Indeed, the only suspicious activity I found in the aftermath of the assassination of Dulcie September was of the French secret services. Because, as I went around in Paris asking questions, strangers became interested in me. I was photographed in the streets. Individuals wanted to ‘help’ me. My hotel room was searched, my metro card with photograph went missing. A new French magazine wanted to publish my whole story in one article, then ceased to exist after I gave it to them. It was never published. Slowly, however, a picture started to emerge. Sources close to foreign affairs dealings between France and South Africa let on that Dulcie September had been unwise to raise certain issues. ‘She was stupid, she was fighting with everybody’, a French international journalist told me. ‘Here you must have a bottle of wine and go with the flow’. One secret service report I got hold of referred to a ‘woman who had to shut up’. A source in the interior ministry admitted that the police did not, and would not, do their work in this case. Mainly thanks to her secretary at the ANC office, Joyce Tillerson, who had been cautious to talk to me at first but over time shared her former boss’s diary and occasional comments, I learned what she had had to shut up about. The school teacher who hated shoddy work had gotten wind of illegal and dangerous military nuclear collaboration between France and South Africa. She had investigated, for that was her job as she saw it: to represent the people of South Africa and keep the world away from collaborating with the apartheid regime. She had gone about it methodically. Had done her homework. Had uncovered maybe not all, but a large part of it.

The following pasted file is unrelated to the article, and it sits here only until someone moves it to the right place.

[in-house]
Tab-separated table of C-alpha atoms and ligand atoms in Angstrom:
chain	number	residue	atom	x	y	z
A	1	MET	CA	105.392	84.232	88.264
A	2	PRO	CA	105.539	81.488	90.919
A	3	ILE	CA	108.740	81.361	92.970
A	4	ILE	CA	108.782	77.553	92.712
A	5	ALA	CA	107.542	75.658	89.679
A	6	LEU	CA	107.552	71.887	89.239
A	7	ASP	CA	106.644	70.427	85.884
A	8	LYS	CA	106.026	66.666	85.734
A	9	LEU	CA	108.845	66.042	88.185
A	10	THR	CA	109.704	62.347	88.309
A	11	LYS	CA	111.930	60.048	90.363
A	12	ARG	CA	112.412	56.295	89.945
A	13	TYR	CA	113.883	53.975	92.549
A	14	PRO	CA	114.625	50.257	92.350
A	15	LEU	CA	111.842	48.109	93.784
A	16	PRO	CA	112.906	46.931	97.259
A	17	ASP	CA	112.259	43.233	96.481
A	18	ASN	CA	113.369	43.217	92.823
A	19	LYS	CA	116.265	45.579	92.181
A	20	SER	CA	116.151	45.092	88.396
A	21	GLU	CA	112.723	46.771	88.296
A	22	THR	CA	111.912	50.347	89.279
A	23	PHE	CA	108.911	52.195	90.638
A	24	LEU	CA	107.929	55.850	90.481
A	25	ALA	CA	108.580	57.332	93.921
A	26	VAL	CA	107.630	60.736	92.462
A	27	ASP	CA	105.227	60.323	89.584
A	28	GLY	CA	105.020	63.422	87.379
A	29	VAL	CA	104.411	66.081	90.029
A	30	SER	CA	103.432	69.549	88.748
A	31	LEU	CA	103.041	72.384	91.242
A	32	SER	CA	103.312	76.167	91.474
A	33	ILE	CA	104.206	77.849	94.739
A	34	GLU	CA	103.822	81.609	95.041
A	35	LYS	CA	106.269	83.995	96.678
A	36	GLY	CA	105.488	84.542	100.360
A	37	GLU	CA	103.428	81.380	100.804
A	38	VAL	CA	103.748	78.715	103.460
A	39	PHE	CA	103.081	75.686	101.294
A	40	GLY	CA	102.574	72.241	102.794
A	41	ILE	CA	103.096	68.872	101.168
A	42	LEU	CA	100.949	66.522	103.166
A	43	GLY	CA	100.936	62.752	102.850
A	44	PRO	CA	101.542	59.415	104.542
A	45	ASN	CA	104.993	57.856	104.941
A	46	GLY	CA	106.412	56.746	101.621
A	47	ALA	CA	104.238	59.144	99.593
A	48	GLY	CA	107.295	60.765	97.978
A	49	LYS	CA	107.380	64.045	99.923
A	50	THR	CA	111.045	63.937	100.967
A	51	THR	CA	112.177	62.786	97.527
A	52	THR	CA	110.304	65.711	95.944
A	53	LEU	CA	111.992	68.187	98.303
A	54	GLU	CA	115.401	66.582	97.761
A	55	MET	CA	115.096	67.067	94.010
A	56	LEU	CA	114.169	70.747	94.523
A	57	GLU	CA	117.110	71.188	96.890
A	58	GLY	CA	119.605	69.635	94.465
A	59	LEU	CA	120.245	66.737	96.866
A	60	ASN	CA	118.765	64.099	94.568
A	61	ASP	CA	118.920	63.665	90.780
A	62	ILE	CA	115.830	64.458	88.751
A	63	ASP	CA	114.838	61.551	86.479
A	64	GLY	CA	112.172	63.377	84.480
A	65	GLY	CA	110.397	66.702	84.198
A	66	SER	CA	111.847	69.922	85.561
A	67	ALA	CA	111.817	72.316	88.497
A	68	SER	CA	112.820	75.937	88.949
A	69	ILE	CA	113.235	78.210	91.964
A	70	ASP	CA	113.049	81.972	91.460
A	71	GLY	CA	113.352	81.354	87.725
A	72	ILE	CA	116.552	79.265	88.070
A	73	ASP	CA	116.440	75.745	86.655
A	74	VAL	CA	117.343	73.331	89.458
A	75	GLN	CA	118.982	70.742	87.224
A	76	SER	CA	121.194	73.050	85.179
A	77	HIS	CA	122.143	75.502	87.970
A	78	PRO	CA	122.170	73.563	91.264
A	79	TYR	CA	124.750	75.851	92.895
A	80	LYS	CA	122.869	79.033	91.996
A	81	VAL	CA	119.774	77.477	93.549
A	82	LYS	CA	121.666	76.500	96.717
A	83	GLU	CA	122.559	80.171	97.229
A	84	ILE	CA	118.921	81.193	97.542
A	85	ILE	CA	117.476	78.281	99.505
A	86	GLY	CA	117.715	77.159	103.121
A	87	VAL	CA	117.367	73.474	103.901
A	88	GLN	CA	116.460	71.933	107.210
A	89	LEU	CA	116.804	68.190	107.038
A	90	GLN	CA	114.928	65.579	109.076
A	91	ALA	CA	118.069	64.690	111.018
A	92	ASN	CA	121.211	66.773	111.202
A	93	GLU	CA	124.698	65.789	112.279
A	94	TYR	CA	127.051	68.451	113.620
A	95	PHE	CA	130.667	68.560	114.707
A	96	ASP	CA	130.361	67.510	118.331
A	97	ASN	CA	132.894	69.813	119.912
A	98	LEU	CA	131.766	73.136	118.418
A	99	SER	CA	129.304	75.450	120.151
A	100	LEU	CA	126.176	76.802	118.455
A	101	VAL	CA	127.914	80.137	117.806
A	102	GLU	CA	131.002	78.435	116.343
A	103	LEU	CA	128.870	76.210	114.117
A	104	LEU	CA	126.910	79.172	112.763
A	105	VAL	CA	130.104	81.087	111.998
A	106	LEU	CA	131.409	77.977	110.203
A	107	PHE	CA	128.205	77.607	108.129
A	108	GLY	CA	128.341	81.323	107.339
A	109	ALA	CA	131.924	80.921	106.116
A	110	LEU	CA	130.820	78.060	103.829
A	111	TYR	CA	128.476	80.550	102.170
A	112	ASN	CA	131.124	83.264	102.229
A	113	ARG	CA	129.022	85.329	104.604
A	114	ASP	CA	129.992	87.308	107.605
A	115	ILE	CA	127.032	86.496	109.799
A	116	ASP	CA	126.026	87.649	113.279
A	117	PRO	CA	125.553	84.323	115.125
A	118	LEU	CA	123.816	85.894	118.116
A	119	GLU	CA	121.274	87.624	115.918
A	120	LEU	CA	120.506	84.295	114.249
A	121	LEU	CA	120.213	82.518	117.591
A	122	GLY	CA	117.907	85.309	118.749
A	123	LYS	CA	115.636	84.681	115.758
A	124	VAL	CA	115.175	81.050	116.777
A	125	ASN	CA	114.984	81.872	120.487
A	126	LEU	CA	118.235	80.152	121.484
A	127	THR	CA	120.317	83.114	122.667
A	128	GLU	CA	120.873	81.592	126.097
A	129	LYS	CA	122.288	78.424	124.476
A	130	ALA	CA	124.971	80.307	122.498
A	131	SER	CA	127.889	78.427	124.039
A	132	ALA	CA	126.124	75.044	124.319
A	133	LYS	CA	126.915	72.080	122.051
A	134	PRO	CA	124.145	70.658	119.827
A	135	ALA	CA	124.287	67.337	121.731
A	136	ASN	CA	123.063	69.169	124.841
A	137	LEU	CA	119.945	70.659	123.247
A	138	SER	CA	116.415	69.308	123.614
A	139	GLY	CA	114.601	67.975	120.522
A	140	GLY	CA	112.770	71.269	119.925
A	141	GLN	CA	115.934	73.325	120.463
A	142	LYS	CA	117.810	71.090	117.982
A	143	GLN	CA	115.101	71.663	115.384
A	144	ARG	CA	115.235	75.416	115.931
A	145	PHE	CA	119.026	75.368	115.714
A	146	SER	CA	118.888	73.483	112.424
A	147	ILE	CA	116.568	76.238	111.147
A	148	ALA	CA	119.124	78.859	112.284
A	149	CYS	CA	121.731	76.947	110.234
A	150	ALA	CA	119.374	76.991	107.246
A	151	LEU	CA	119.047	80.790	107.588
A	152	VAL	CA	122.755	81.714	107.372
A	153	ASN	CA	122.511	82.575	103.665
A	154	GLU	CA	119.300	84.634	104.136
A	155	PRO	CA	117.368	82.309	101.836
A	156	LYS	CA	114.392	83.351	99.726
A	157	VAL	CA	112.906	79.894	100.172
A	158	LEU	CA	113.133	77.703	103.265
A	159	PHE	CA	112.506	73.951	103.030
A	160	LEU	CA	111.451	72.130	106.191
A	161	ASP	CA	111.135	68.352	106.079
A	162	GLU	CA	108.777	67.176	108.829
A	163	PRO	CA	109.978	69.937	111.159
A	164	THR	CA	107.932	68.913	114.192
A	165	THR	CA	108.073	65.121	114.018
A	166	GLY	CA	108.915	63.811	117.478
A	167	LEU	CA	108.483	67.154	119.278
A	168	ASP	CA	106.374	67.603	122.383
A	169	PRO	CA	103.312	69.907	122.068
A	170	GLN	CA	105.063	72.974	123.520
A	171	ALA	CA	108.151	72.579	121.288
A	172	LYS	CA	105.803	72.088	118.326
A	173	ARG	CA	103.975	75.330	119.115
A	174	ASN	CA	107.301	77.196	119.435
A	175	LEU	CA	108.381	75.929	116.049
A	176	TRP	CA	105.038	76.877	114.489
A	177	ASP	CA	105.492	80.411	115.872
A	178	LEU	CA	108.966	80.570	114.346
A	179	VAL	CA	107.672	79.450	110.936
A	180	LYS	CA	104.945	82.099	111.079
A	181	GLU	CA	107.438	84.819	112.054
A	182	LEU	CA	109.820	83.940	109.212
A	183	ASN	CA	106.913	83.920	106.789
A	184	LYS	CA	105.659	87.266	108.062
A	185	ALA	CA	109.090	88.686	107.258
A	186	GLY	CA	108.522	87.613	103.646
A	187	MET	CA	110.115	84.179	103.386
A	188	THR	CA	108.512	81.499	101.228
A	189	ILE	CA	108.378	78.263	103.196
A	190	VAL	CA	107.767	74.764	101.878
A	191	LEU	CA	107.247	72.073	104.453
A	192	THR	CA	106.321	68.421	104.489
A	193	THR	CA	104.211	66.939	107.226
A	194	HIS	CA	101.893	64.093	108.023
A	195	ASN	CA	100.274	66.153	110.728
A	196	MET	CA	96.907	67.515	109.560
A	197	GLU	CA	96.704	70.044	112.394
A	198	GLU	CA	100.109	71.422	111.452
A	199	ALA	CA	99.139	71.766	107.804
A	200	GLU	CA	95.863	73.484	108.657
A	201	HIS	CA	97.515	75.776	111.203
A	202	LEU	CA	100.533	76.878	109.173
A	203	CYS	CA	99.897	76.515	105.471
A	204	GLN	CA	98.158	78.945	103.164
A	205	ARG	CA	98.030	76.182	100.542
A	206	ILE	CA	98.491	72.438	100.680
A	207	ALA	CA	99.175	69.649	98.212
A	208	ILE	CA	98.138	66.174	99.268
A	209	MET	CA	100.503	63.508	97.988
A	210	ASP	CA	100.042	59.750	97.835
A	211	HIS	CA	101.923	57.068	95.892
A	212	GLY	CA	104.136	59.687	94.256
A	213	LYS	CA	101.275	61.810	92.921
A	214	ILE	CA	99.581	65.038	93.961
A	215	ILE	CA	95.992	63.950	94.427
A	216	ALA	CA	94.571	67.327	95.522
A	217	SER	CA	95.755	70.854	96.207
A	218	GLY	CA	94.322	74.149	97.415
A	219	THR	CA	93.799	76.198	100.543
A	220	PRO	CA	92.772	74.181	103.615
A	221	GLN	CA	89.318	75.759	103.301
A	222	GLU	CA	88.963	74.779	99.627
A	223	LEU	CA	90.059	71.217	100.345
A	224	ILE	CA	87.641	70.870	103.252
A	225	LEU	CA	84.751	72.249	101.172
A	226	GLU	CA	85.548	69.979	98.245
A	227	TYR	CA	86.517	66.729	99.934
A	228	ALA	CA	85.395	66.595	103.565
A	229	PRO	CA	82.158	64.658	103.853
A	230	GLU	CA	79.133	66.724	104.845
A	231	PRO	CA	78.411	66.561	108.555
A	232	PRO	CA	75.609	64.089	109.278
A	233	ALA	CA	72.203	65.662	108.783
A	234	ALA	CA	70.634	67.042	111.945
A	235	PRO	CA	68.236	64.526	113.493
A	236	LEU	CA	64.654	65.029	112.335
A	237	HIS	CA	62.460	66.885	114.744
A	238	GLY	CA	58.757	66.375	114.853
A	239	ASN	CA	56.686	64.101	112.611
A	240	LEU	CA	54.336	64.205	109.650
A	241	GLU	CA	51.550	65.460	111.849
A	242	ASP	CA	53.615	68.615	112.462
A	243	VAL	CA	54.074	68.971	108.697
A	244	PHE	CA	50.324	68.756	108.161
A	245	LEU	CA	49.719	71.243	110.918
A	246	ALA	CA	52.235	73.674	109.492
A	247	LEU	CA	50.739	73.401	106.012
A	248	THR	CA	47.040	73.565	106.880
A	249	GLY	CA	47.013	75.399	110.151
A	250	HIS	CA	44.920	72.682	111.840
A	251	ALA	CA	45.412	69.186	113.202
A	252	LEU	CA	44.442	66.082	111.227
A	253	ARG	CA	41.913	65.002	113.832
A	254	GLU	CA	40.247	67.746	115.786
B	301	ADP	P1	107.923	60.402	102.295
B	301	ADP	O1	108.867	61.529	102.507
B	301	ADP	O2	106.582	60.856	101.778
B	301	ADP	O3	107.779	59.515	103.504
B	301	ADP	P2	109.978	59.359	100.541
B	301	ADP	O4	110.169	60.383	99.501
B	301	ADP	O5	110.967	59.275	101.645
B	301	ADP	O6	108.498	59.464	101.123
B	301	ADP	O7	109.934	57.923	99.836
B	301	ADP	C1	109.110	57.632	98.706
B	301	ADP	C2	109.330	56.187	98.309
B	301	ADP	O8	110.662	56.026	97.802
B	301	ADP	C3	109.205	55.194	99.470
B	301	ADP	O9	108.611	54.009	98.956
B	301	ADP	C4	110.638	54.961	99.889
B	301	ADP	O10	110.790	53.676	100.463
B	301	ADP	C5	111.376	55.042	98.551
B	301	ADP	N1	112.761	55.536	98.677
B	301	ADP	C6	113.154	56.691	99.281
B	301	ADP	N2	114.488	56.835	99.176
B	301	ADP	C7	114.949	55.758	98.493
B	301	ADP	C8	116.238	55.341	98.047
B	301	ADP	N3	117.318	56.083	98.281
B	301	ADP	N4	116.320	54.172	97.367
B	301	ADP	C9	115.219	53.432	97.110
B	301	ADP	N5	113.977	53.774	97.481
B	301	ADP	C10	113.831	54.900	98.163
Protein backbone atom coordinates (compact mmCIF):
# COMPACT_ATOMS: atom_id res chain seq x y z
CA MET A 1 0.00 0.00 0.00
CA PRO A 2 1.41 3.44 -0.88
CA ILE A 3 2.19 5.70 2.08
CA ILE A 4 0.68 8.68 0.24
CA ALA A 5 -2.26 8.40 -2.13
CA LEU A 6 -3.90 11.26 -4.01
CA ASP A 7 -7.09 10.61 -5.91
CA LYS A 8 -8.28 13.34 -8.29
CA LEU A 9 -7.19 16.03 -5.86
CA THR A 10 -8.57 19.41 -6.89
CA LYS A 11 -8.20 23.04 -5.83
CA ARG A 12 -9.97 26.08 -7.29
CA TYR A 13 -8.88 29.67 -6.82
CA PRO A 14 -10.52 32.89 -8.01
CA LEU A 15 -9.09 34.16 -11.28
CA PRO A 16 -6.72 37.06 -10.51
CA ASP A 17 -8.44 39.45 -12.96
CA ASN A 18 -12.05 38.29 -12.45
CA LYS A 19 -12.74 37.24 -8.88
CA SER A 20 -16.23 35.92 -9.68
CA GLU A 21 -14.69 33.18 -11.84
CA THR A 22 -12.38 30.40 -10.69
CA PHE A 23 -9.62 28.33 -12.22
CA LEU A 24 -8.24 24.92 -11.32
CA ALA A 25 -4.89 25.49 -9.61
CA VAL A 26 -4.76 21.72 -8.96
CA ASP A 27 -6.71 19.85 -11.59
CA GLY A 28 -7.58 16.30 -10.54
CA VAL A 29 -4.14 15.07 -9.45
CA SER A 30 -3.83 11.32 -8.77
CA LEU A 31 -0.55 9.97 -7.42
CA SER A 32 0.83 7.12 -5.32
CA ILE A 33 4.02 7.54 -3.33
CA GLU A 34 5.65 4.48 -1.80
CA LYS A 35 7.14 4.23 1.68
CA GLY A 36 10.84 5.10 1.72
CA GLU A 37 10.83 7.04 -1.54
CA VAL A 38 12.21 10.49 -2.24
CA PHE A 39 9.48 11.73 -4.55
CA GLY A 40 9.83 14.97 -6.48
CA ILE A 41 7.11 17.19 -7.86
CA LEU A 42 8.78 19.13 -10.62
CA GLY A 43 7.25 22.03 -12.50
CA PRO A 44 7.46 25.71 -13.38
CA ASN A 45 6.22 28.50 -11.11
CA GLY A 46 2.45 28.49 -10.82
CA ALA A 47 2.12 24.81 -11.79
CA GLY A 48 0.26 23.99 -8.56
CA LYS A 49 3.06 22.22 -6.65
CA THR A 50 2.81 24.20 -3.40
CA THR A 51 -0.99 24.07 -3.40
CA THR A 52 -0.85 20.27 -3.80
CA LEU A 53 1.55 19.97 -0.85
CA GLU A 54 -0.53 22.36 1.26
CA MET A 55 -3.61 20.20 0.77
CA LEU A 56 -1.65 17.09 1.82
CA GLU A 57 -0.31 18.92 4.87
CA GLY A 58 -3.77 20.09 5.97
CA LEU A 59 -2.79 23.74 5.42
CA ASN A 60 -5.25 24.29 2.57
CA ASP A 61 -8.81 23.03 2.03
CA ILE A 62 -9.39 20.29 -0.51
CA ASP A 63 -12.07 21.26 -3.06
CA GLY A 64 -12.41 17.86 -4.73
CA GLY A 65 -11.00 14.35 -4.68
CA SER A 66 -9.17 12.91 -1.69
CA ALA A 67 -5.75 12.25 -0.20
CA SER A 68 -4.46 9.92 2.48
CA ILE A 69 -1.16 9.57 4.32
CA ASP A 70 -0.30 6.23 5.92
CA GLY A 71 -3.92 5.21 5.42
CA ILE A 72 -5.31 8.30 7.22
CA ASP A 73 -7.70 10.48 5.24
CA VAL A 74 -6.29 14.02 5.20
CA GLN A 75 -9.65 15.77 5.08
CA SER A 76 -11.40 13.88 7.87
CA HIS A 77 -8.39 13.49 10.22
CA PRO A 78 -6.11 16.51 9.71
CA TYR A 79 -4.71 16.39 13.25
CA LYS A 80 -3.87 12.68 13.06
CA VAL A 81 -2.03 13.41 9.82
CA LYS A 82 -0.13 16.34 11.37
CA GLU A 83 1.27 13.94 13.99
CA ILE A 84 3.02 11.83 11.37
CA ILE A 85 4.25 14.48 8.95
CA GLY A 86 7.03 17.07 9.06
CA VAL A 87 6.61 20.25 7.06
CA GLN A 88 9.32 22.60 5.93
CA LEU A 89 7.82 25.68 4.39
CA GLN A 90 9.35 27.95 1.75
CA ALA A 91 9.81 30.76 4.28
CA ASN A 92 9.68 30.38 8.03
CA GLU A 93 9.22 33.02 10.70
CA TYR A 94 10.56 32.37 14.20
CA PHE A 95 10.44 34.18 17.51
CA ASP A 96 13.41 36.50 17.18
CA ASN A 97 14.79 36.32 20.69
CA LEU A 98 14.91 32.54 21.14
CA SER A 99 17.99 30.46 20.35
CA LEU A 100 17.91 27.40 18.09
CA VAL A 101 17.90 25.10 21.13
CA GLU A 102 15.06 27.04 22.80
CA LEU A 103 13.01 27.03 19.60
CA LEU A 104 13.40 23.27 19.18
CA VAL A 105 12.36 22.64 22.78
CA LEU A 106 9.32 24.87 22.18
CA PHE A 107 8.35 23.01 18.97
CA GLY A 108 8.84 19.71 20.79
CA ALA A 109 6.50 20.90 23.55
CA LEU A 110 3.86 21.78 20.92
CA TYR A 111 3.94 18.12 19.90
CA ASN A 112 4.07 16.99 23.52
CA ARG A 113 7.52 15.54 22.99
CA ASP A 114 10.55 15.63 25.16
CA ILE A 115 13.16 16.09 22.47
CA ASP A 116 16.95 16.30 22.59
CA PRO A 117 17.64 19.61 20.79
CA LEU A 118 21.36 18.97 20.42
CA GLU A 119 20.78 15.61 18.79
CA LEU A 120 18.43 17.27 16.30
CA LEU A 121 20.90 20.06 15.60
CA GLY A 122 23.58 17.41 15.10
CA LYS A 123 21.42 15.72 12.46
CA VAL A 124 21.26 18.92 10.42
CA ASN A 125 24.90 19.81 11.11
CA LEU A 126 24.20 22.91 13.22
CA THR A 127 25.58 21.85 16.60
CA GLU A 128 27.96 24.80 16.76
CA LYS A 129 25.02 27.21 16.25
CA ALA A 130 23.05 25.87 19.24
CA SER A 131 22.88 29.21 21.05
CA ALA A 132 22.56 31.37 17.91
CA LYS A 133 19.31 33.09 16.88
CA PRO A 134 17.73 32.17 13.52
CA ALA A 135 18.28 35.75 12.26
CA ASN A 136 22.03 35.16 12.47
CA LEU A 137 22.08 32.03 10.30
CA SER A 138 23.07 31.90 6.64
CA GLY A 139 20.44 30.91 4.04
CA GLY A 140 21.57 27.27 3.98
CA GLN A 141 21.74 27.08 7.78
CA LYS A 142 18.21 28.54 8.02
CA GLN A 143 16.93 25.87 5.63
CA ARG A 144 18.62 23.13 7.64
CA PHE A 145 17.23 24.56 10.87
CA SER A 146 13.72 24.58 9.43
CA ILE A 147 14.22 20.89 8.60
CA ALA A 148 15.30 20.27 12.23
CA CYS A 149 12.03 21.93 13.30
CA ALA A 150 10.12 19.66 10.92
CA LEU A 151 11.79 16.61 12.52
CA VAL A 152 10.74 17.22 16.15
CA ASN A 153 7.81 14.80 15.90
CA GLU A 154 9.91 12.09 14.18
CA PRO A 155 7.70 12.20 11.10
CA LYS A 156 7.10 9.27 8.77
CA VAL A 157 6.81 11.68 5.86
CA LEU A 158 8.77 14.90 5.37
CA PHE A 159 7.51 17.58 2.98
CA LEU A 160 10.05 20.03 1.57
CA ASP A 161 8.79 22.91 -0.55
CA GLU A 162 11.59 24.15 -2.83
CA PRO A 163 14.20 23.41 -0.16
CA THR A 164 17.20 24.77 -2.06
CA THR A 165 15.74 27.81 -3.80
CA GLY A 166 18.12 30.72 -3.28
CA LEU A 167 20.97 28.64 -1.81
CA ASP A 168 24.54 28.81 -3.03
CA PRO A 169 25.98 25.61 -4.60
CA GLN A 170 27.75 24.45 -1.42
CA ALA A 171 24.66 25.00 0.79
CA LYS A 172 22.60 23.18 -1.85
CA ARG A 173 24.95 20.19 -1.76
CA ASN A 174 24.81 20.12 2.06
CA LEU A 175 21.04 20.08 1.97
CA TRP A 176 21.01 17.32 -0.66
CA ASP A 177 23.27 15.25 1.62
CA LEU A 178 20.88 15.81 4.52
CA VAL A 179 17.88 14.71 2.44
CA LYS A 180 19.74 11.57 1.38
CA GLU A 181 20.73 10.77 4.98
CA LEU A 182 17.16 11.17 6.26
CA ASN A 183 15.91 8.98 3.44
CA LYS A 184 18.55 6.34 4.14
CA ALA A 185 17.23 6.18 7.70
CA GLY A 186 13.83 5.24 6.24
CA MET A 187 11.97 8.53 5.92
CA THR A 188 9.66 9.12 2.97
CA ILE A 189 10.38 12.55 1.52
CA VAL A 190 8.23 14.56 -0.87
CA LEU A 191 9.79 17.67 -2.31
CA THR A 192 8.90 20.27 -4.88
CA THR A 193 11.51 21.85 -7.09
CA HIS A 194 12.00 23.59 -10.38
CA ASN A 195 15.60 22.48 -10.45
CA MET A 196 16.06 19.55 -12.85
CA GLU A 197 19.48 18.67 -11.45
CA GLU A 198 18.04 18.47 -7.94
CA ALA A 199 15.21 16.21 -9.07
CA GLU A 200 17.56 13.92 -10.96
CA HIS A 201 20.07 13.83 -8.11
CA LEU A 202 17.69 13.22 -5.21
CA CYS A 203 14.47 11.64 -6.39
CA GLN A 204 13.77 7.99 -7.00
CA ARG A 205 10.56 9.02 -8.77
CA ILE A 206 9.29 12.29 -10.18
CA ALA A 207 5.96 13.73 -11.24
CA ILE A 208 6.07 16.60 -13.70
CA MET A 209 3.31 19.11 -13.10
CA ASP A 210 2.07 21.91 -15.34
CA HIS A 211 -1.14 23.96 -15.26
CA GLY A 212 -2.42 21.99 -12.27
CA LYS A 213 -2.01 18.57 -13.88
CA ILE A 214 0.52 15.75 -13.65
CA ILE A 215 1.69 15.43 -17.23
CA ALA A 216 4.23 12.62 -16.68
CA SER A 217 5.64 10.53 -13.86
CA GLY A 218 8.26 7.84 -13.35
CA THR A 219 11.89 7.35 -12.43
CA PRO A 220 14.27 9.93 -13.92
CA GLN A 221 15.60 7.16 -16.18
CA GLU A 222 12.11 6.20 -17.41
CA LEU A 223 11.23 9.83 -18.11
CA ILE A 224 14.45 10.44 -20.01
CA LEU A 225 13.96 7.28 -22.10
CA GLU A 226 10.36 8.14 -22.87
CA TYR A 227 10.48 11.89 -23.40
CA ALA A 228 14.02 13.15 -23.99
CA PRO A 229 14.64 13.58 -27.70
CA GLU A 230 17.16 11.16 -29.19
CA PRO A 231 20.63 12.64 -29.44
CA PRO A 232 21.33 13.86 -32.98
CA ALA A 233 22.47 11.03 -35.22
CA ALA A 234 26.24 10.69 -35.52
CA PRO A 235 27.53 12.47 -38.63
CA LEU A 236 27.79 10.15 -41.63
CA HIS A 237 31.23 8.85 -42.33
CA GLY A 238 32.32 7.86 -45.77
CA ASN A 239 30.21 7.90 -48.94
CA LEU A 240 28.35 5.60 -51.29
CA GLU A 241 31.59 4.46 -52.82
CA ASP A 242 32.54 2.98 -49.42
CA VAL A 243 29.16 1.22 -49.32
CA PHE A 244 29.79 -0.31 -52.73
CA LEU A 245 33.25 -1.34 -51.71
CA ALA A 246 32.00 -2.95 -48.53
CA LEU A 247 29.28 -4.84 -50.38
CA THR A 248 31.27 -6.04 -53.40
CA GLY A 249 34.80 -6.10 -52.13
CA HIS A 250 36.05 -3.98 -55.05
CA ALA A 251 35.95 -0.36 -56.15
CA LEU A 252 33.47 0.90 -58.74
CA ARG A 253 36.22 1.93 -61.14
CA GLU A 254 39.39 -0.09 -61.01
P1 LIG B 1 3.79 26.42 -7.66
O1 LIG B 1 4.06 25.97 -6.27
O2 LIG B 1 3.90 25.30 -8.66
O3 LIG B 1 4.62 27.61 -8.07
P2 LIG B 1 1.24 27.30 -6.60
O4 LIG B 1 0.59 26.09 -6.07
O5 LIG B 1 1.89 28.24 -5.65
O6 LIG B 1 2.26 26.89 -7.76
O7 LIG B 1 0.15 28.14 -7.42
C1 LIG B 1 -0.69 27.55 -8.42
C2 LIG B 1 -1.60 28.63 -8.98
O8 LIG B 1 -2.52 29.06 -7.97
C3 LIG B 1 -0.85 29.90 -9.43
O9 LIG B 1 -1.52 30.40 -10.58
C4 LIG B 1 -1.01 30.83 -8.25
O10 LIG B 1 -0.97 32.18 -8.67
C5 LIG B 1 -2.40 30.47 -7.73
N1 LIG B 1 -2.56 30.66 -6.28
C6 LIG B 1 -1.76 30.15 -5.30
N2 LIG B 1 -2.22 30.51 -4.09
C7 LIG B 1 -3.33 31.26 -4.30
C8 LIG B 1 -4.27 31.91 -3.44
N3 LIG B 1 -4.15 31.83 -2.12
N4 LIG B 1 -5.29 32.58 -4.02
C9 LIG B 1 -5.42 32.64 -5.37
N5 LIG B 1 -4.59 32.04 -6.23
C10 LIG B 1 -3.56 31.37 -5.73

It was the opposite of what her predecessor in Paris, Neo Moikangua, would have done, Moikangua told me later, explaining that investigating these things was simply not what a diplomat should do. ‘If they would show me a cupboard full of weapons’, he told me, ‘I would close the door and pretend I’d have never seen anything’.
Maybe Dulcie September was not a diplomat.
That France did not want the full extent of its nuclear interests in apartheid South Africa to be known was to be expected. What I had not expected was that the ANC itself appeared not to want to know about it. Before her death Dulcie September had phoned the London office, her liaison with headquarters, several times, increasingly worried, increasingly terrified about the pressure and intimidation on her that had increased as she went along her investigations. But her superiors had not wanted to entertain what she raised. Solly Smith, one of the heads of that office and sent to replace her after her assassination – at a time when it was becoming well known that he, Smith, was actually an apartheid agent – would later admit to me, drunk and crying, that ‘she had phoned us so many times, asked us to come to Paris, and we did not go’.
When I asked Aziz Pahad, the ANC’s main international liaison officer for Western Europe, based in London, about this, he said that ‘we thought she was a bit of a drama queen’. But that was of course not all there was to it. The late eighties were a time of changes, of intense negotiations, of talks both with Pretoria and western governments, about South Africa’s future. The ANC was about to take power. Aziz Pahad was, next to Thabo Mbeki, one of the principal negotiators for the ANC. ‘Changes, changes, changes,’ was the buzz phrase, often indeed said like that, with emphasis and plural. Amid all these changes, Dulcie September was a woman who was making trouble. She was, in fact, a woman who had to shut up.
Was it perhaps indeed a little ill-advised, to keep thinking of the struggle, the Freedom Charter, nuclear sanctions and the like, as Dulcie September kept doing, in the late eighties? Should she maybe have shut up, now that there was power in sight? Maybe one should not alienate one’s possible allies, at a time when top posts and postings were being discussed. One needed to get to know one another, big shots in one another’s countries, needed to become big shots one selves, or at least allies and friends of big shots. There were contacts and contracts in the making, deals to be worked out. If that last bit sounds familiar in the here and now, that is intentional.